We have enough data to see the trajectory for the next few months, if not the next year. The housing market hasn’t come to a grinding halt — people will always need to move for an assortment of reasons — but it has slowed considerably, largely due to financing costs and the aftermath of the buying frenzy from mid-2020 to mid-2022. The 2020-2022 housing market was very efficient compared to now. Real property tends to be much further toward the inefficient side of the spectrum for a slew of reasons: the unique nature of every home, finite amount of land, building expense, number of market participants at any given time, high cost, long holding period, and opaque pricing, which creates a relatively illiquid market. However, the homebuying incentives and dramatic increase in disposable income during the 2020-2022 period shifted the market to a state of ultra-high demand relative to supply, which in turn created a highly liquid market. Homes sold quickly with multiple offers above list price, driving prices to record highs. The majority of buyers finance their homes through a mortgage loan; this made rising prices less financially impactful when rates went down and significantly more impactful as rates rose.
The price and the cost were at odds. For example*, if you took out a $100,000 30-year mortgage in January 2020 at the average rate of 3.51% for the full cost of the home, the principal and interest you’d pay per month was around $449. By December 2021, that home price rose to $130,200 and the average 30-year rate fell to 3.11%, so if you bought that home in December at 3.11%, the cost per month was $564, a 25.6% increase despite the price increasing 30.2%. If we fast-forward to the present, that home now costs about $135,000 — but mortgage rates have increased significantly, now 6.09%, so the monthly cost increases to $817 per month. In short, when we account for price increases and rate increases, the price of a home has increased 82% over the past three years. Every market has had different levels of price appreciation and contraction in the recent past, but everyone currently faces higher mortgage rates.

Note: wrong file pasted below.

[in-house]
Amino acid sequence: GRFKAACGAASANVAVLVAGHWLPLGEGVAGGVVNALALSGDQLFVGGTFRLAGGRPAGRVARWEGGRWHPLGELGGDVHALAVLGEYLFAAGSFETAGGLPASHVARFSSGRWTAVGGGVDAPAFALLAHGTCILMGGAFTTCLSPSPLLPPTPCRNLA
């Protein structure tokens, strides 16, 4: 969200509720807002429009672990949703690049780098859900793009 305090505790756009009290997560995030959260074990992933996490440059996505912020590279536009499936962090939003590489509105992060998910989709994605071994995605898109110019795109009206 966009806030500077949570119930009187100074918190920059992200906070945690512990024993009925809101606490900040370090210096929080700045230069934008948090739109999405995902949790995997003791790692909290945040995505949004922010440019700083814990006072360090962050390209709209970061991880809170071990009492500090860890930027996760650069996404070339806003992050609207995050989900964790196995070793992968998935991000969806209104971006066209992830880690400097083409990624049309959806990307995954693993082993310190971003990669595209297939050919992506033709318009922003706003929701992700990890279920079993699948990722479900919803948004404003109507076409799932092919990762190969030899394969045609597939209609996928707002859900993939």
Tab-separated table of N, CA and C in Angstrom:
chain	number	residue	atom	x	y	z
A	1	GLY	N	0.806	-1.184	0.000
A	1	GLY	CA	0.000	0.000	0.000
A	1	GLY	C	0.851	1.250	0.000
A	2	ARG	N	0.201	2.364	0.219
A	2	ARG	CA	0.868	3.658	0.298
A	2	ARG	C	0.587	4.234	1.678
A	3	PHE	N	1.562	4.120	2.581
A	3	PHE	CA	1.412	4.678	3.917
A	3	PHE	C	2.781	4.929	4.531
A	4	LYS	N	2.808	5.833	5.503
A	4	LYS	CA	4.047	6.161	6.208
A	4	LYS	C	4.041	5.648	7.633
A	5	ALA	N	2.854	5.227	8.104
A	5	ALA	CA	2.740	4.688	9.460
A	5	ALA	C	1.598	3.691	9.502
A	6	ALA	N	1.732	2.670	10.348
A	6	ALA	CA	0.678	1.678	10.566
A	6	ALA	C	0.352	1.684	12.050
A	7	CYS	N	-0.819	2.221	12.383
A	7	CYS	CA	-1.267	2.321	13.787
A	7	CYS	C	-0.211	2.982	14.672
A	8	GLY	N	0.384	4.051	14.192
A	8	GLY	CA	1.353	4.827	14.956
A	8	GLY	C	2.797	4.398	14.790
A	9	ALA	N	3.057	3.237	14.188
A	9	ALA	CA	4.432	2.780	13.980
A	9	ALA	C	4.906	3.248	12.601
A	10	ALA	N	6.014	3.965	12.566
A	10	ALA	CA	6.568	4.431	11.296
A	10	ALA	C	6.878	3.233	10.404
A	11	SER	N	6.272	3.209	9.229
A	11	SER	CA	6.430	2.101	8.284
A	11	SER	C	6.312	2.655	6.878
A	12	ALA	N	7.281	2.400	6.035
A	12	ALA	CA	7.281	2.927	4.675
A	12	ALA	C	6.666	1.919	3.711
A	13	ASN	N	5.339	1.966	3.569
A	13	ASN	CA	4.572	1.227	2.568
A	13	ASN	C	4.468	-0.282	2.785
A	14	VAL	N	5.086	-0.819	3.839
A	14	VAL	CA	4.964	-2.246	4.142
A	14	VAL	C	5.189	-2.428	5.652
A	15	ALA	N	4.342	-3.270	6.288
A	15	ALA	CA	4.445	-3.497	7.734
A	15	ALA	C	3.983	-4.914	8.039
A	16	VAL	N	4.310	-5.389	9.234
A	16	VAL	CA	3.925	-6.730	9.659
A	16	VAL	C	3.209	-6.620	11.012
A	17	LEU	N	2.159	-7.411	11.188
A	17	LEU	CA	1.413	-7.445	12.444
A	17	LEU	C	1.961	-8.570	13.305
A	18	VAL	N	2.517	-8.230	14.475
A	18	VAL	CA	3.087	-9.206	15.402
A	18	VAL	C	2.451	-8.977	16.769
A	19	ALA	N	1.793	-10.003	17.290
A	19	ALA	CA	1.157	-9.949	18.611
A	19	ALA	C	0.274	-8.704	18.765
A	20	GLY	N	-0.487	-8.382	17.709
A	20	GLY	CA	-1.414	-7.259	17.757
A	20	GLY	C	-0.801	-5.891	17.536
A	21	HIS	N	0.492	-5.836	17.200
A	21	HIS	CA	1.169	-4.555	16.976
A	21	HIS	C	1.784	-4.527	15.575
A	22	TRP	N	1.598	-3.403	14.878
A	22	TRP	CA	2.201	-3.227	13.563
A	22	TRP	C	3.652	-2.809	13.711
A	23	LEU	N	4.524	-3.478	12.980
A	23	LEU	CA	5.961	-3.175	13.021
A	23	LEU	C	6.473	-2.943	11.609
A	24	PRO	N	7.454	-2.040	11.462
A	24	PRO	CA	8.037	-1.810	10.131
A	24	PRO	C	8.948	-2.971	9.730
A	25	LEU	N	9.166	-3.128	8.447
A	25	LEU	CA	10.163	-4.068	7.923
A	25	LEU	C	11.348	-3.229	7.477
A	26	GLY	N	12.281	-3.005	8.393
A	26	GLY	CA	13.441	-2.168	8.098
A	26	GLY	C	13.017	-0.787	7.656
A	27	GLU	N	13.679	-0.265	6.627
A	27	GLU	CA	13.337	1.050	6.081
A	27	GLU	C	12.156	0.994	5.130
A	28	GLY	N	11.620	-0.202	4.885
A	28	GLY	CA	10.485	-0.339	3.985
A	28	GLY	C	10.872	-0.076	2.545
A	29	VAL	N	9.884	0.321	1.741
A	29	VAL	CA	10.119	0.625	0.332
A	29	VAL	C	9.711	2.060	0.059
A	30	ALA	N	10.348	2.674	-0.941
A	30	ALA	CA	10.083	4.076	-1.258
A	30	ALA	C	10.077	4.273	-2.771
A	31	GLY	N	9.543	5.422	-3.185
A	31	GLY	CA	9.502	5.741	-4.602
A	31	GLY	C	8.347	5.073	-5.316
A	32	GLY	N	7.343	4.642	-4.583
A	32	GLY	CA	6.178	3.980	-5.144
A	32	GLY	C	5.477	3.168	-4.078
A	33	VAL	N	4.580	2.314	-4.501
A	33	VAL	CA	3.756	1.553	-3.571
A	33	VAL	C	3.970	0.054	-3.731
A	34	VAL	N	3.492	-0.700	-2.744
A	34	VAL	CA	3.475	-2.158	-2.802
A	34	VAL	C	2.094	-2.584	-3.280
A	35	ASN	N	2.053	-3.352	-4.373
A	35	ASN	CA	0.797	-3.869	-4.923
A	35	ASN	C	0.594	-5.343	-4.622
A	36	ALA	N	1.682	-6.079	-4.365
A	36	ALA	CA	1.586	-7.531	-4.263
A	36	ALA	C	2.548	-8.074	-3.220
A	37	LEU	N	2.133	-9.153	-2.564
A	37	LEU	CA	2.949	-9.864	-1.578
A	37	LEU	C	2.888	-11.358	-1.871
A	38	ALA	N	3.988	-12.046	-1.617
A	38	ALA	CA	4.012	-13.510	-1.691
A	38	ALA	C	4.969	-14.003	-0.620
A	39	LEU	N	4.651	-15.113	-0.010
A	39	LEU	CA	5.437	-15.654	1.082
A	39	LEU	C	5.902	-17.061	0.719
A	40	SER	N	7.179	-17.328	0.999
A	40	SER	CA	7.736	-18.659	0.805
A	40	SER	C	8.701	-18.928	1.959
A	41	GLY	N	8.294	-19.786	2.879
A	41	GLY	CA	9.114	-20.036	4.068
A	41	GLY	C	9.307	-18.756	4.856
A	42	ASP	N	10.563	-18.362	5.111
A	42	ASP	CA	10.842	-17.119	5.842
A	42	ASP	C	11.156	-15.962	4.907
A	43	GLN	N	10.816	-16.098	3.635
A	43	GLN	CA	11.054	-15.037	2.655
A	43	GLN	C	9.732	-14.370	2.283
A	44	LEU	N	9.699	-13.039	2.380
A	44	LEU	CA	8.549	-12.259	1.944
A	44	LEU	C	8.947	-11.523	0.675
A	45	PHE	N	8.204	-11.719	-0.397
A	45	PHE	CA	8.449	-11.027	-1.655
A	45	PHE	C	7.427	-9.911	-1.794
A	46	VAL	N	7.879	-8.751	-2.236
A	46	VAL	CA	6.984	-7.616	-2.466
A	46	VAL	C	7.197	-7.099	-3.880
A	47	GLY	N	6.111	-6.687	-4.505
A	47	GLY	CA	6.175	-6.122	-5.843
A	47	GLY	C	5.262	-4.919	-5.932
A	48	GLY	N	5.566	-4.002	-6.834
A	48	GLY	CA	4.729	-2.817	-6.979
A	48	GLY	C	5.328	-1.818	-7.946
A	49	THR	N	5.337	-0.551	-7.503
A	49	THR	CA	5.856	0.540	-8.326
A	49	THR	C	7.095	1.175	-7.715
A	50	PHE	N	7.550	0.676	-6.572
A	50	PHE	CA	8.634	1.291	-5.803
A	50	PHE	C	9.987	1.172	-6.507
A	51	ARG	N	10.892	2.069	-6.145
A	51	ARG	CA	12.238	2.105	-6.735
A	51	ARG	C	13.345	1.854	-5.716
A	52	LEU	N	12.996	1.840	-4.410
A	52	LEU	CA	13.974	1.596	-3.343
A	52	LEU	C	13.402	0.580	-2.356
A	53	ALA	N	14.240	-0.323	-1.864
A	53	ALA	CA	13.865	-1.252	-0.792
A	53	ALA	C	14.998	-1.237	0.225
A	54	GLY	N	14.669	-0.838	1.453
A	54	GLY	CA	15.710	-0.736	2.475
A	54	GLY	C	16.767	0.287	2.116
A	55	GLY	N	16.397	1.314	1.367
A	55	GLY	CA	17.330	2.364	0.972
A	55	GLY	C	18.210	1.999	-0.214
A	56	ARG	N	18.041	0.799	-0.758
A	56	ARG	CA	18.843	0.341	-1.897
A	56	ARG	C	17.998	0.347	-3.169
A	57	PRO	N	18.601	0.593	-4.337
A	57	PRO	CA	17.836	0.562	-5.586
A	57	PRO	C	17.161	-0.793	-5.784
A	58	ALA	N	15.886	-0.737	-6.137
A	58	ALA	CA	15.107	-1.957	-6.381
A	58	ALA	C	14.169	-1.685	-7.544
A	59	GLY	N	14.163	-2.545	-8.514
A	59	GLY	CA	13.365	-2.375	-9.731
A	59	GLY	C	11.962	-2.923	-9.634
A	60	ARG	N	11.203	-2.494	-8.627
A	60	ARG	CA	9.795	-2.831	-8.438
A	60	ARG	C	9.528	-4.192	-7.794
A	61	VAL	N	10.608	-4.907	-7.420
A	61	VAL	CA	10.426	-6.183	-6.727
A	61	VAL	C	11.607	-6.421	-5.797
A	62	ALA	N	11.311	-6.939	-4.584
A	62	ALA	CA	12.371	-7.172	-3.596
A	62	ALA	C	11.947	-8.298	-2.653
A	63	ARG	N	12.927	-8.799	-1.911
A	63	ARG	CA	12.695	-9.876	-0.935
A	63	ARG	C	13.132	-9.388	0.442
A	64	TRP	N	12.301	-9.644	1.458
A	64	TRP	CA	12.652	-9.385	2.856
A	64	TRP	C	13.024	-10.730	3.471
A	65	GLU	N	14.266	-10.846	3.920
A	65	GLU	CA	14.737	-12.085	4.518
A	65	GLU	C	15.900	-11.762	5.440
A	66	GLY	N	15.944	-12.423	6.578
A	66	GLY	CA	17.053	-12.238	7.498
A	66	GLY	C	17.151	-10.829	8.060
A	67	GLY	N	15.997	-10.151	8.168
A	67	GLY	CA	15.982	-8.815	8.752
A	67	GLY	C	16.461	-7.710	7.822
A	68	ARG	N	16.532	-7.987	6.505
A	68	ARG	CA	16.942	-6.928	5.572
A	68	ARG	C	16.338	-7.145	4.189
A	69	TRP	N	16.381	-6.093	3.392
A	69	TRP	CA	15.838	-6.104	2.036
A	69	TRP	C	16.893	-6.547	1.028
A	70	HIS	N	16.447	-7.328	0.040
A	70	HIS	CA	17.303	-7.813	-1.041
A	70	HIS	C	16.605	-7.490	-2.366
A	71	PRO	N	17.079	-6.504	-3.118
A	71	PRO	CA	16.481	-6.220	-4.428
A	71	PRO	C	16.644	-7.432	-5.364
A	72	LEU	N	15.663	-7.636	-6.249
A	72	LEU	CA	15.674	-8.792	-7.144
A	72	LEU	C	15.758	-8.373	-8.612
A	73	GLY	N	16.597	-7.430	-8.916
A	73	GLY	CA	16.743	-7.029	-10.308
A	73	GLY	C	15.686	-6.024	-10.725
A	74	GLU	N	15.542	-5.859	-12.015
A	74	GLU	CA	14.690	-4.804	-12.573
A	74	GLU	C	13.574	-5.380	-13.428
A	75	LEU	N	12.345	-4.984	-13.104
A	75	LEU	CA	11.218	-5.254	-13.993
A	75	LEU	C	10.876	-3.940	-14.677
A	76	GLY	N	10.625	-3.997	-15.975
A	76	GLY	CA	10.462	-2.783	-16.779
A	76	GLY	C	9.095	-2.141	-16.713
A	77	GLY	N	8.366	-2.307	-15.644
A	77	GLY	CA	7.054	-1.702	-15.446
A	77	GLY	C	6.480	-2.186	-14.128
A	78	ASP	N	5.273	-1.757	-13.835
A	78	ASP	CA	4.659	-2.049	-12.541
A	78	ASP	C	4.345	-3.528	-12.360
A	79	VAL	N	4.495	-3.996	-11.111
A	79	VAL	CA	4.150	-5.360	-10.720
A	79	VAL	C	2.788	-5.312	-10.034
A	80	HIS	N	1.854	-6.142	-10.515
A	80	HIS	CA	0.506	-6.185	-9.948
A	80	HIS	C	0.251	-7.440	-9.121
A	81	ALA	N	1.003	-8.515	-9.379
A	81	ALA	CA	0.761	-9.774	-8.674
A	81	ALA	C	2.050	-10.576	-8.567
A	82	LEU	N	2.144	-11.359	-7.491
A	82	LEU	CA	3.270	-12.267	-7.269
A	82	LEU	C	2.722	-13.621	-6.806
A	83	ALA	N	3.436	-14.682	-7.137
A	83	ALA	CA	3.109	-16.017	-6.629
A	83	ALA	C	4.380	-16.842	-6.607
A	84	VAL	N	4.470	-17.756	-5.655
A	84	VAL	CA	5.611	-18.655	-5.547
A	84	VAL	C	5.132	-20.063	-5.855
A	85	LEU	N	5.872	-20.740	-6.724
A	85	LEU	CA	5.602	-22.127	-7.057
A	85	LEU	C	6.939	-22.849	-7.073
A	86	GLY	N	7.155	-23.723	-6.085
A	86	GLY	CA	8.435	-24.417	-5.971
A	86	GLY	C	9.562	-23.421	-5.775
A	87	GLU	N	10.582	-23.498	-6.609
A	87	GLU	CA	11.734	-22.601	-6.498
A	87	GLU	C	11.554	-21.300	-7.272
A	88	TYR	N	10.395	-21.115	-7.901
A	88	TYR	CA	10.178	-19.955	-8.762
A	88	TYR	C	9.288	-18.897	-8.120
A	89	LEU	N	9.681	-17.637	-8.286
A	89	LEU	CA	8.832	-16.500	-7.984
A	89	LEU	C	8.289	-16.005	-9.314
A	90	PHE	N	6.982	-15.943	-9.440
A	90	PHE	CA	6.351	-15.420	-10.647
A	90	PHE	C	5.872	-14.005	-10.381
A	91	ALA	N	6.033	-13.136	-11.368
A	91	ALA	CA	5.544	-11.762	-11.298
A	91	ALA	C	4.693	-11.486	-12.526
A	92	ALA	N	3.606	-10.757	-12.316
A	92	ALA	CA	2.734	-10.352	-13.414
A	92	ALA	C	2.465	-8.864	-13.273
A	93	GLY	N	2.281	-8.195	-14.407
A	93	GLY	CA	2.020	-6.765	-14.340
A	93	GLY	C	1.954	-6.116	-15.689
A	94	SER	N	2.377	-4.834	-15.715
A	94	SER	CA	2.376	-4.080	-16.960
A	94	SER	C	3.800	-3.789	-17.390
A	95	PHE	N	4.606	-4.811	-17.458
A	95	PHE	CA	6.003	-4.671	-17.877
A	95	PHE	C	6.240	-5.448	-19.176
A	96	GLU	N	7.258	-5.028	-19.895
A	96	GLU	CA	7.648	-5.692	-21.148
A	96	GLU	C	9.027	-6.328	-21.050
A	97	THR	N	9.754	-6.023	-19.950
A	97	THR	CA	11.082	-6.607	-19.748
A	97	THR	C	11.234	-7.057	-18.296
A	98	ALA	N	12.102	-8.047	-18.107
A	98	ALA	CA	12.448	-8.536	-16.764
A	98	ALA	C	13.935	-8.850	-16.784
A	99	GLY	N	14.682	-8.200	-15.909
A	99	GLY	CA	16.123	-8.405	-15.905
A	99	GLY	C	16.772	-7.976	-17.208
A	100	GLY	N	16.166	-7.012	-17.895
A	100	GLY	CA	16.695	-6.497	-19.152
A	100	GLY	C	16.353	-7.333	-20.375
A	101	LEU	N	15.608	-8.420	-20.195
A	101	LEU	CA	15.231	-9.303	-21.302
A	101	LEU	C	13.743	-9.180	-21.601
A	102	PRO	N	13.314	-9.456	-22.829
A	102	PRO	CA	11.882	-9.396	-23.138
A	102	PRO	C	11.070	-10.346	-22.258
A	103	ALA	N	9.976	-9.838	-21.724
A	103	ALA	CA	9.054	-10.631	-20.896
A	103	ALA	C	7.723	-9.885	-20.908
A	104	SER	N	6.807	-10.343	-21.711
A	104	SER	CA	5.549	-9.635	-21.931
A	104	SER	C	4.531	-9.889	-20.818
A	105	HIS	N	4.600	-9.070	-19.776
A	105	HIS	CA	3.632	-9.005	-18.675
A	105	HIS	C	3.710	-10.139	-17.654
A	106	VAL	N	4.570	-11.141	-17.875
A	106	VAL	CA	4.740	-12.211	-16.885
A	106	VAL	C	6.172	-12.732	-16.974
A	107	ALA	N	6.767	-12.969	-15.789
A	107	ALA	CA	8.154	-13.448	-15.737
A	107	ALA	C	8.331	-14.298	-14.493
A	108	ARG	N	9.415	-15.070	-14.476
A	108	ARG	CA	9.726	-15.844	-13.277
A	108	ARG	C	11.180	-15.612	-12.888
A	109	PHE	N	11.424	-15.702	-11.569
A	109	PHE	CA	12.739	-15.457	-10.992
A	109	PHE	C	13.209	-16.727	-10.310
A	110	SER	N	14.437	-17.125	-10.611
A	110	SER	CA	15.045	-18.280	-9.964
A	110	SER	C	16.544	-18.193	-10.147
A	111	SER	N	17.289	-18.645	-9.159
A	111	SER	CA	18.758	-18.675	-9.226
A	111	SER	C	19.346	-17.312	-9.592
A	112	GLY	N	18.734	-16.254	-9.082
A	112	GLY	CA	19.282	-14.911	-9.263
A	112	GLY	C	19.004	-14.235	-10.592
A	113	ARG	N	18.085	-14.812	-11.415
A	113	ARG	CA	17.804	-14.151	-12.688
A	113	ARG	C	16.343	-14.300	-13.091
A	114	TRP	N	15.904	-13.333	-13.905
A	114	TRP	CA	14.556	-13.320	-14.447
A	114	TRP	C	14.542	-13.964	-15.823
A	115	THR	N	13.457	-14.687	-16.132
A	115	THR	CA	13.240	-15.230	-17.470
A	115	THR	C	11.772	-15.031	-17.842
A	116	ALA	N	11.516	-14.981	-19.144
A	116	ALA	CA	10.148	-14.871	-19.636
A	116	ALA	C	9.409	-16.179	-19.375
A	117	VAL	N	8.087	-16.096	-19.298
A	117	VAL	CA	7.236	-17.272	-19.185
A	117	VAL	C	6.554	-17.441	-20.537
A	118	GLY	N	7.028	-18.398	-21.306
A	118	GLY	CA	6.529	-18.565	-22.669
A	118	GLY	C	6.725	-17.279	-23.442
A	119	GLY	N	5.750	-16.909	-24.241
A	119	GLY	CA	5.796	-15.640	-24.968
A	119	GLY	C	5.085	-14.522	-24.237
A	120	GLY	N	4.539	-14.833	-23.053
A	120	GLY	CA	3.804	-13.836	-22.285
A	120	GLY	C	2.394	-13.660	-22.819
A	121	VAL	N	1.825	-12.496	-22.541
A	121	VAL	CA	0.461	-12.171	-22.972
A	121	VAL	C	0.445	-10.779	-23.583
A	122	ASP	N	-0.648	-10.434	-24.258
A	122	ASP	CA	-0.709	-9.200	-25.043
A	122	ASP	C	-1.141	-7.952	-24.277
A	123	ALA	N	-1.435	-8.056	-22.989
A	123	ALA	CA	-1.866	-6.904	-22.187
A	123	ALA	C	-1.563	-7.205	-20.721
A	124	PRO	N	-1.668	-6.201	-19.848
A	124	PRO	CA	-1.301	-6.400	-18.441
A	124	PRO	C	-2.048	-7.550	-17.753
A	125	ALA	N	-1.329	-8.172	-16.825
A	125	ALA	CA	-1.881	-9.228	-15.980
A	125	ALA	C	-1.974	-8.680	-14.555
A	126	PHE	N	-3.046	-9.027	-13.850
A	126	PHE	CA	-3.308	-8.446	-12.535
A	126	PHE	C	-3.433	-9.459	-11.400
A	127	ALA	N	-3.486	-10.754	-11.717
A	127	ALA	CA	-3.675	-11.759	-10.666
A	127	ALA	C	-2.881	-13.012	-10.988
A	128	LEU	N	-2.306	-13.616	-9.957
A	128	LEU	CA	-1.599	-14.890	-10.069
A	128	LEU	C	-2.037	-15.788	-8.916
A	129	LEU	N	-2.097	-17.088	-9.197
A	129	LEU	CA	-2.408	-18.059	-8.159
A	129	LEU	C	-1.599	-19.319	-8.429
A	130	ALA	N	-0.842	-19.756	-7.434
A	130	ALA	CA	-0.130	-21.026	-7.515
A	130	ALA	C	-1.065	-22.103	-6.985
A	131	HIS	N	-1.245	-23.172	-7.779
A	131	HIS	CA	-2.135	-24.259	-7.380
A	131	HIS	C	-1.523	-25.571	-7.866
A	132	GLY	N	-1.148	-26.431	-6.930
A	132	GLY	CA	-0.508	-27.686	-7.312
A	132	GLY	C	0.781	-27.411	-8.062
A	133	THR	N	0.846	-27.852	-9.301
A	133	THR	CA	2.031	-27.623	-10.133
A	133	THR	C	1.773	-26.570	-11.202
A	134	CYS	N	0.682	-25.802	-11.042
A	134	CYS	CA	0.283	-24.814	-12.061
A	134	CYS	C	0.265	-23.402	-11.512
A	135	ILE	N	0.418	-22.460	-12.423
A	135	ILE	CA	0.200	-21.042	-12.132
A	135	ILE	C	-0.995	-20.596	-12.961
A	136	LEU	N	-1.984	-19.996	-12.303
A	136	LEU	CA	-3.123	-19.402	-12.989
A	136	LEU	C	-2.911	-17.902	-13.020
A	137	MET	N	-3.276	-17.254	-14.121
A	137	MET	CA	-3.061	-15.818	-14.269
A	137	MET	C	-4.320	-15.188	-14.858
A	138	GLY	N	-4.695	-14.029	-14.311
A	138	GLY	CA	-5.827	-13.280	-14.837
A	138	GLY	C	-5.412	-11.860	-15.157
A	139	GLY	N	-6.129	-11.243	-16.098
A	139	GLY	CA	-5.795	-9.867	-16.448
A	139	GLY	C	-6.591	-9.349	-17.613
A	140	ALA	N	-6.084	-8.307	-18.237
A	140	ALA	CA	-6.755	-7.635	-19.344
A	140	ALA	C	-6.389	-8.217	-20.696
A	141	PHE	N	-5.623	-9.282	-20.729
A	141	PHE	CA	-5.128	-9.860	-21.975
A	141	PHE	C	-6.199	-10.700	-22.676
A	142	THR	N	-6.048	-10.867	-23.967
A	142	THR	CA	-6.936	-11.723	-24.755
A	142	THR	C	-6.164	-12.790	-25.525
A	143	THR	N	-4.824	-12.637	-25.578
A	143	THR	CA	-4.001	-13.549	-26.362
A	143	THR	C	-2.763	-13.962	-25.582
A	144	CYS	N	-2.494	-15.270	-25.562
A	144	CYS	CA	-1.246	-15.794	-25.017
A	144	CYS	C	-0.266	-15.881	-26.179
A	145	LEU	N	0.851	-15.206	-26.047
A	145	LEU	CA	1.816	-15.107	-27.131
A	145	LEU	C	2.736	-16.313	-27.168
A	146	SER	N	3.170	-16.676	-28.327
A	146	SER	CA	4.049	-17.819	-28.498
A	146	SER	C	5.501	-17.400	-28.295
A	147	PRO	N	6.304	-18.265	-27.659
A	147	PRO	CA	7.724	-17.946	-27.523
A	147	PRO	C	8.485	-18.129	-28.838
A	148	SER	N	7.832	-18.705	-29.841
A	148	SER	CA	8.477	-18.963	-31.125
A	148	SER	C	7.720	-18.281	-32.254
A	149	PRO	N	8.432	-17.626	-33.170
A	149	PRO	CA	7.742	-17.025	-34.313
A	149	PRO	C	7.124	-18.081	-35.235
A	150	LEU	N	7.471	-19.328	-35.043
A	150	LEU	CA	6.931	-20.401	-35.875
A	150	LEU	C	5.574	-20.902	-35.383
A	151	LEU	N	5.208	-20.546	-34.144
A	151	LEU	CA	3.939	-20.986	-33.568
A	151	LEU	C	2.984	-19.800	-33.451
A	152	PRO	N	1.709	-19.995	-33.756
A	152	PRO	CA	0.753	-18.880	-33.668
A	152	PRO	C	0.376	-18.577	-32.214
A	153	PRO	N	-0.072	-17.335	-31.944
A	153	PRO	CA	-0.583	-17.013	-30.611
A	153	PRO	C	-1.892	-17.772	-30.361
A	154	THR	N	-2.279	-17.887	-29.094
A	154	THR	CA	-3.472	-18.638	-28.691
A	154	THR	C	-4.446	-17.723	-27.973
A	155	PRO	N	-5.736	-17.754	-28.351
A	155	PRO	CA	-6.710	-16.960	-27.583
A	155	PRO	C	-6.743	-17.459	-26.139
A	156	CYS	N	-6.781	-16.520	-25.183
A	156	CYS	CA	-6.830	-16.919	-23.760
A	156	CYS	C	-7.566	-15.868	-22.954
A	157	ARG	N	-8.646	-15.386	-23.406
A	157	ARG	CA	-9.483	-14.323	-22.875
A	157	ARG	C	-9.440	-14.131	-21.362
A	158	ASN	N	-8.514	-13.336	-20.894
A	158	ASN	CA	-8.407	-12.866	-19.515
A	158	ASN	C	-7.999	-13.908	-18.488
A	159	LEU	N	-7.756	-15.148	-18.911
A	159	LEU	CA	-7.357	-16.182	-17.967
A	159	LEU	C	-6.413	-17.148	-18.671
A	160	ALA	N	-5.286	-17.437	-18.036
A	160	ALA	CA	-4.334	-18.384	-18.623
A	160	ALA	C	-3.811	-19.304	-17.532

Single-family home and condo prices have declined 15% over the past 12 months, and it’s reasonable to assume that the market will remain slow after such a dramatic increase in cost, especially since it already has slowed. We’re expecting fewer sellers coming to market and fewer buyers this year.
*We’re using the Case-Shiller 20-City Composite Home Price Index to create an illustrative home price.
Depressed seasonal norms for inventory
Single-family home inventory declined in January 2023, landing just above the record low reached in December 2017. Condo inventory has declined to pre-pandemic levels. Higher interest rates have dropped incentives for potential sellers and buyers to enter the market. Homeowners either bought or refinanced recently, locking in a historically low rate, so fewer listings are coming to market. Many potential buyers were priced out of the market as interest rates rose. New listings fell by 57% year-over-year, while sales declined by 38%. We still expect some inventory growth in the first half of the year, but inventory will likely remain low.
Months of Supply Inventory implies a sellers’ market for single-family homes and a buyers’ market for condos
Months of Supply Inventory (MSI) quantifies the supply/demand relationship by measuring how many months it would take for all current homes listed on the market to sell at the current rate of sales. The long-term average MSI is around three months in California, which indicates a balanced market. An MSI lower than three indicates that there are more buyers than sellers on the market (meaning it’s a sellers’ market), while a higher MSI indicates there are more sellers than buyers (meaning it’s a buyers’ market). MSI moved higher again in January, nearing balance for single-family homes but remaining a sellers’ market, while the condo market favors buyers.
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As we navigate this market, please don’t hesitate to reach out to us with any questions or concerns. We’re here to support you.